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Faith Burch Perry, in an article published in the 'Elma Chronicle' several years ago, tells of her teaching experience at Axford in 1900 or 1901.

I quote excerpts:

"I was to teach at Axford, the principal reason being that they paid the phonomenal wages of fifty dollars per month. This was an immense sum. Most districts paid thirty dollars, and even in town, forty dollars was good pay. But Axford was far off in the woods - eighteen or twenty miles above Hoquiam.

To reach it I must be aboard the "Lonesome Annie" ( or was it the "River Queen" ) at seven in the morning. The time required for the trip depended on how many log-booms we met and condition of the tide around New London. Sometimes it would take an hour to get past just one log-boom, which stretched all the way across the river. I do not know upon whose fancy or what ruling their opening depended, but there was nothing we could do but bide our time. Why the "Annie" tried to navigate the river at all is still a mystery to me. But I suppose she brought supplies to some of the camps.

After a suprising number of backings and turnings, waitings and wearyings, she at last came to port in New London about noon. There was nothing there but a boarding house and a warehouse. A formidable array of loggers was eating dinner. After they finished I ate mine alone.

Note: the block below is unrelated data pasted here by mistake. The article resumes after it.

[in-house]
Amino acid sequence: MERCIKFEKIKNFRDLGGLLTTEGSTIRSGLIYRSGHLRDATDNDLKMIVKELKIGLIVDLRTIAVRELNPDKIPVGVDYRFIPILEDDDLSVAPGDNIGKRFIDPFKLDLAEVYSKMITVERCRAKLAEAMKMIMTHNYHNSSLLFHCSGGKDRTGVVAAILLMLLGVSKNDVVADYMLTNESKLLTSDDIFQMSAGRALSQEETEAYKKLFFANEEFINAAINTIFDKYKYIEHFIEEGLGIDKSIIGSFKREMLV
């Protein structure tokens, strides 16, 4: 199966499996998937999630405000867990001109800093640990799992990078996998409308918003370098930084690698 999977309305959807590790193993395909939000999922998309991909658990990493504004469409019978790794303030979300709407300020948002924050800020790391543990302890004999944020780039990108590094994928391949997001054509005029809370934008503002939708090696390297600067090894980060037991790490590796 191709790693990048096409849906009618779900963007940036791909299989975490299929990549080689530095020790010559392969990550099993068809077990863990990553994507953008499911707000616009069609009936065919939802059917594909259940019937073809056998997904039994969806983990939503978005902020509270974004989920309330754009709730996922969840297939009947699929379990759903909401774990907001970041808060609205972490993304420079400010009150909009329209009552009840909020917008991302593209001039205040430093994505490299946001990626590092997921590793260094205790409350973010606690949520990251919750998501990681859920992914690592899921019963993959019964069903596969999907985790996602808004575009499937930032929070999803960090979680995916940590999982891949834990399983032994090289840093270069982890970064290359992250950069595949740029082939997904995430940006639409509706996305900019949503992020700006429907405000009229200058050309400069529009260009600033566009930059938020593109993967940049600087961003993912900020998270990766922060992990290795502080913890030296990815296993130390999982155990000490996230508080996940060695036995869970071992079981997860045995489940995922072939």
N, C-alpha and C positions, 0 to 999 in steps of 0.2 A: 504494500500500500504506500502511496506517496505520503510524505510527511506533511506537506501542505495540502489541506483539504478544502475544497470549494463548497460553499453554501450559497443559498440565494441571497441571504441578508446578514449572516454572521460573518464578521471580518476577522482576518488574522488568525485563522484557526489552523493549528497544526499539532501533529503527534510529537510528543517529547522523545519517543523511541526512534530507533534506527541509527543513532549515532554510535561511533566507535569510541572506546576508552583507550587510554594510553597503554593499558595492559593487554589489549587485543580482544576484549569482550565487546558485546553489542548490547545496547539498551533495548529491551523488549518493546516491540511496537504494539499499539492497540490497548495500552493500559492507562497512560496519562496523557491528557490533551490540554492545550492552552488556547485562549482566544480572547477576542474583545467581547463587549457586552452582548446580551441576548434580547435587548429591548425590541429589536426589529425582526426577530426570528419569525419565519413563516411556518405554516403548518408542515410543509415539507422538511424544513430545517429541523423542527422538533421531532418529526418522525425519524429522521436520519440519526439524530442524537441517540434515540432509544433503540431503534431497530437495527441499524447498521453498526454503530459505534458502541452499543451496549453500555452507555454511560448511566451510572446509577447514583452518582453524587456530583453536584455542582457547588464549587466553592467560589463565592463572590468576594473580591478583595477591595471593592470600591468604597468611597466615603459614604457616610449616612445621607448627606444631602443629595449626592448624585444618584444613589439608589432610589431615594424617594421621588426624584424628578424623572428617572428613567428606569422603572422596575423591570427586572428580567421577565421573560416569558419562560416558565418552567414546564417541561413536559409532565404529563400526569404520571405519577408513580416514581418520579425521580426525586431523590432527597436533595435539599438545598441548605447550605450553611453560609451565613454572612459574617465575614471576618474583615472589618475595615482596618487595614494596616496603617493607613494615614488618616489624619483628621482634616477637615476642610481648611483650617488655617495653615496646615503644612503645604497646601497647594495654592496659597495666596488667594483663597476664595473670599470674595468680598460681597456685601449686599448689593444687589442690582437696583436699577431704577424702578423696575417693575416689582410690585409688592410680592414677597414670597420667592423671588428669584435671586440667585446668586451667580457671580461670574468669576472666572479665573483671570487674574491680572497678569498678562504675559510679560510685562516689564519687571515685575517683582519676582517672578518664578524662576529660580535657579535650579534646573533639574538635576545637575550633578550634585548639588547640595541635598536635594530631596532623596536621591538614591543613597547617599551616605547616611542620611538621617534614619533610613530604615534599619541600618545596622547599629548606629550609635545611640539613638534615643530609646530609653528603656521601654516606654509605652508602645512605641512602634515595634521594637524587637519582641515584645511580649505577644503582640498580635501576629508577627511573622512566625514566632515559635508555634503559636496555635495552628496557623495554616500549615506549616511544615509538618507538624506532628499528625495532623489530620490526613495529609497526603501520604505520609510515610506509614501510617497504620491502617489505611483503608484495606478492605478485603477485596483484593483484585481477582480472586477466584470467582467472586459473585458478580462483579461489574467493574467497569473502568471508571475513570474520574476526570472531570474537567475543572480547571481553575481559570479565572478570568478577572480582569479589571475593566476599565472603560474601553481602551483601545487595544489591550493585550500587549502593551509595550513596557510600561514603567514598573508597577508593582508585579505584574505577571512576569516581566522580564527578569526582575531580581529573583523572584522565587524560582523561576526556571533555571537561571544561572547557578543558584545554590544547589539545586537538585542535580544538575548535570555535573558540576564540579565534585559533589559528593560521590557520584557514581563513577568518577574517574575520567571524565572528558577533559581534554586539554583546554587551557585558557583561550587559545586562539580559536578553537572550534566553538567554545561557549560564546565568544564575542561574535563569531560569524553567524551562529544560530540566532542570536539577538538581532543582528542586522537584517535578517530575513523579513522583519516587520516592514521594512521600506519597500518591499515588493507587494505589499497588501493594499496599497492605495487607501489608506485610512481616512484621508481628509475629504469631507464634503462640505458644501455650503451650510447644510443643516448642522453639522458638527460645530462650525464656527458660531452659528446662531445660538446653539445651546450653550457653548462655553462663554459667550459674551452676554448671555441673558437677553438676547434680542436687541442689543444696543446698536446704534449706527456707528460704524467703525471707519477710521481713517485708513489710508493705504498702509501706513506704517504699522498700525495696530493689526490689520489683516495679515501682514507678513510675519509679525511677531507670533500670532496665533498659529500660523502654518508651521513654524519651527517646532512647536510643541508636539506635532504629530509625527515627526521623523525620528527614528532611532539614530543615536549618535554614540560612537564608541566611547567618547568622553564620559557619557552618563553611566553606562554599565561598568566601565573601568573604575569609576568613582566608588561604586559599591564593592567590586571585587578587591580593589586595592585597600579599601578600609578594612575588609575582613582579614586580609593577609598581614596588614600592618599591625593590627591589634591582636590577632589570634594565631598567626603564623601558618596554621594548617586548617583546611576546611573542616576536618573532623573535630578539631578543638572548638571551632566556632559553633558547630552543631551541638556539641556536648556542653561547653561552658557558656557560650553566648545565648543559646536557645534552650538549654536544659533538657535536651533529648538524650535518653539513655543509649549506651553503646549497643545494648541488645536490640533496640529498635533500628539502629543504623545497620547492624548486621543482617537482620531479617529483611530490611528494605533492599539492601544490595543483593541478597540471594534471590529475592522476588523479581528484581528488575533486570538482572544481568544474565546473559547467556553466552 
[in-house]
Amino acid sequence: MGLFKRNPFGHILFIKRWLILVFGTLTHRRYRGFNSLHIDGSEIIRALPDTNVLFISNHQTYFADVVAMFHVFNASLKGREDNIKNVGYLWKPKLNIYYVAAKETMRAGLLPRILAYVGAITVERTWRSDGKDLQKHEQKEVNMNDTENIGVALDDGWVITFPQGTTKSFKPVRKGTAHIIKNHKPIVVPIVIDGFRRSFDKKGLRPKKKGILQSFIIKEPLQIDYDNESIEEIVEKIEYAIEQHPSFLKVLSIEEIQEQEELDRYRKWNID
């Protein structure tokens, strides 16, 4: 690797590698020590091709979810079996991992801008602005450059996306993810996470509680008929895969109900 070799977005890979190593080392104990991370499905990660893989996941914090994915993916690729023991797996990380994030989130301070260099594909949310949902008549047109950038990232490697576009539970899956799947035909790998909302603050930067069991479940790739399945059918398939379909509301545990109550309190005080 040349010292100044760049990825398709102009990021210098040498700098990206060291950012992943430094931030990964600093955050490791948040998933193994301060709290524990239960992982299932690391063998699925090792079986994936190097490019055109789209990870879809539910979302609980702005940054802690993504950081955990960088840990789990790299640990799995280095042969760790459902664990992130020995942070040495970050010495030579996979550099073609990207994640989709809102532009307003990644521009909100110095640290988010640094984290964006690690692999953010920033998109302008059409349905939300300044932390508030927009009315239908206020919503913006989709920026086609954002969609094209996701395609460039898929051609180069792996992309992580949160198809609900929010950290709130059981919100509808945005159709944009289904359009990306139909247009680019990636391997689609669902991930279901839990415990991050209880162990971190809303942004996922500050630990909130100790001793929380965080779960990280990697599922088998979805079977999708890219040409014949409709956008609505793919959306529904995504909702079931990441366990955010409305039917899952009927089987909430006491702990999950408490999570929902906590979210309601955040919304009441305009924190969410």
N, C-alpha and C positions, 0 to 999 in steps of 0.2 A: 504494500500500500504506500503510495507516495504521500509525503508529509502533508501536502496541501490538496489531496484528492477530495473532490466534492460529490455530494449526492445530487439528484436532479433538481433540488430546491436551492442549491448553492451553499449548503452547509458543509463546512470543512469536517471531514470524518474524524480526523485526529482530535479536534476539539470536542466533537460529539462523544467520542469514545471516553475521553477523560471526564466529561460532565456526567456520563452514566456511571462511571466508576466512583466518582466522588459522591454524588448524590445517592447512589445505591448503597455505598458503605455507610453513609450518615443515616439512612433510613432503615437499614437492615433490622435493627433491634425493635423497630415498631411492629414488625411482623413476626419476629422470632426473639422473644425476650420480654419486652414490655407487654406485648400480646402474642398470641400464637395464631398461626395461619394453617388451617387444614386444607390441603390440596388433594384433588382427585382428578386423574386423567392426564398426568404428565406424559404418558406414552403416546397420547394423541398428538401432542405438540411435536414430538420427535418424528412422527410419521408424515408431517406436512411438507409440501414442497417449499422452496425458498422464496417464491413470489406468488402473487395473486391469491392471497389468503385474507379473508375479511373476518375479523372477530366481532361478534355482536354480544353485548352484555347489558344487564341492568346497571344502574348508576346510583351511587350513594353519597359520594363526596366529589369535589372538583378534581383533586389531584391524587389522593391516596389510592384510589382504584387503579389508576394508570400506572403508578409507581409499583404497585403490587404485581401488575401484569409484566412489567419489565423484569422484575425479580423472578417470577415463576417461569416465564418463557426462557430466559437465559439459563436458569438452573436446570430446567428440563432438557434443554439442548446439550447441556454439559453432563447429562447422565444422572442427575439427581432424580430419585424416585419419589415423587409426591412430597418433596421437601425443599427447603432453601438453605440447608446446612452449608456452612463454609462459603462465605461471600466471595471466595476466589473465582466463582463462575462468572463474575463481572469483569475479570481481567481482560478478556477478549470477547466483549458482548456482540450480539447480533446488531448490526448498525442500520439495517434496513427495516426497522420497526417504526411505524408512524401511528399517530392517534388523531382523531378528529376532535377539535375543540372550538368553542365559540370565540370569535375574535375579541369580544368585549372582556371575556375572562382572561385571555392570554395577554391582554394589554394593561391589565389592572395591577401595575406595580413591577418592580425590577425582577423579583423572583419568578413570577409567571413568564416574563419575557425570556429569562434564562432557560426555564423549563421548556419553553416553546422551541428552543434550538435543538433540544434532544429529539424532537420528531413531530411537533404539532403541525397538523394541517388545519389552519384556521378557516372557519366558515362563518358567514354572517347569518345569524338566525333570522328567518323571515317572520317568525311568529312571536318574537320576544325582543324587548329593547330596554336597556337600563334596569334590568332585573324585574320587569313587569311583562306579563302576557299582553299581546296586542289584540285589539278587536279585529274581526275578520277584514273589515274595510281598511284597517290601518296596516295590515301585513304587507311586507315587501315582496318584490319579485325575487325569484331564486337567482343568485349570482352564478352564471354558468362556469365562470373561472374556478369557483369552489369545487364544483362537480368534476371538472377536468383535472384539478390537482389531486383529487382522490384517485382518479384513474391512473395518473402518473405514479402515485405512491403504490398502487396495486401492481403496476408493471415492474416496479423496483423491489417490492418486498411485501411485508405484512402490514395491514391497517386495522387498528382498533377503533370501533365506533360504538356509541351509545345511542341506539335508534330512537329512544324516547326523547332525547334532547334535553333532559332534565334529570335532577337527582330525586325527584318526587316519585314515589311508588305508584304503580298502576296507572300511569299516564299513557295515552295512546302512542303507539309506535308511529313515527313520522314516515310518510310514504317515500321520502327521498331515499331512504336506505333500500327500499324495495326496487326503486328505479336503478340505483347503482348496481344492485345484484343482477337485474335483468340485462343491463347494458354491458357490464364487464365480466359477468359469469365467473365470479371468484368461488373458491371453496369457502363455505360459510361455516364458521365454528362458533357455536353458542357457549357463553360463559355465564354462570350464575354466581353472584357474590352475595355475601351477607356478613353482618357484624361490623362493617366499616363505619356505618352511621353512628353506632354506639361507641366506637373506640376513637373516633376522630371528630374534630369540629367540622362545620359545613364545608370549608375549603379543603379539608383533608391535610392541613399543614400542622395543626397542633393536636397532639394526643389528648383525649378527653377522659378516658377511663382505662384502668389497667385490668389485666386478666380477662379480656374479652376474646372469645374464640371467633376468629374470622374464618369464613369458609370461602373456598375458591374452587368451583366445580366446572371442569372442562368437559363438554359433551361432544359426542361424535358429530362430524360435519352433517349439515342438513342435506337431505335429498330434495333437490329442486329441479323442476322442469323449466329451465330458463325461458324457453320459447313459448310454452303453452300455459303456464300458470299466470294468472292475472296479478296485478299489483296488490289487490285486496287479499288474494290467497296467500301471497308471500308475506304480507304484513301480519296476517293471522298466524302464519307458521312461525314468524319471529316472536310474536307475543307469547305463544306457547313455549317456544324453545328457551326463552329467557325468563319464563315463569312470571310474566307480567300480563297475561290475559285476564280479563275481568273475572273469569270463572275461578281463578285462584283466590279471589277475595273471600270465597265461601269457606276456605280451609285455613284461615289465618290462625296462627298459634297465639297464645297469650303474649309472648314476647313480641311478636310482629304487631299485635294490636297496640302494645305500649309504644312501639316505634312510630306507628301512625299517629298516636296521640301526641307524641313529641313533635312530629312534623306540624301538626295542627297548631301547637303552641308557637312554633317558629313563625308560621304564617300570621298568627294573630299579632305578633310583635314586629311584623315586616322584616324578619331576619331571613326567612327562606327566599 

The remainder of the journey, which was taken in James Sudderth's lumber wagon, covered twelve miles of steep hills through dense timber, and was made over a corduroy road. This road was made of split puncheons of varying thickness. Each step of the horses brought a new series of jerks and bounces. By the end of the journey every nerve and muscle was shrieking in agony.

I was to live by myself in a little shack in the Sudderth dooryard. I piled wild hay on the floor and covered it with burlap. I fell heir to a homemade bedstead left by the last teacher. Over its wooden slats I placed a tick of hay for a mattress. It was not a very comfortable bed, but when you are young and weary you can find rest anywhere. I think I was nineteen.

I had two rooms. In my kitchen was an immense old range which had once belonged to a logging outfit. It burned an enormous quantity of wood at one firing. I learned to use it only once a week when I washed, baked bread, boiled beans and cooked other food to last me through the week. At other times I cooked on the little box-stove in my bedroom. There was nothing to be seen from my windows but woods, dark, gloomy, and forbidding. I was practically in prison.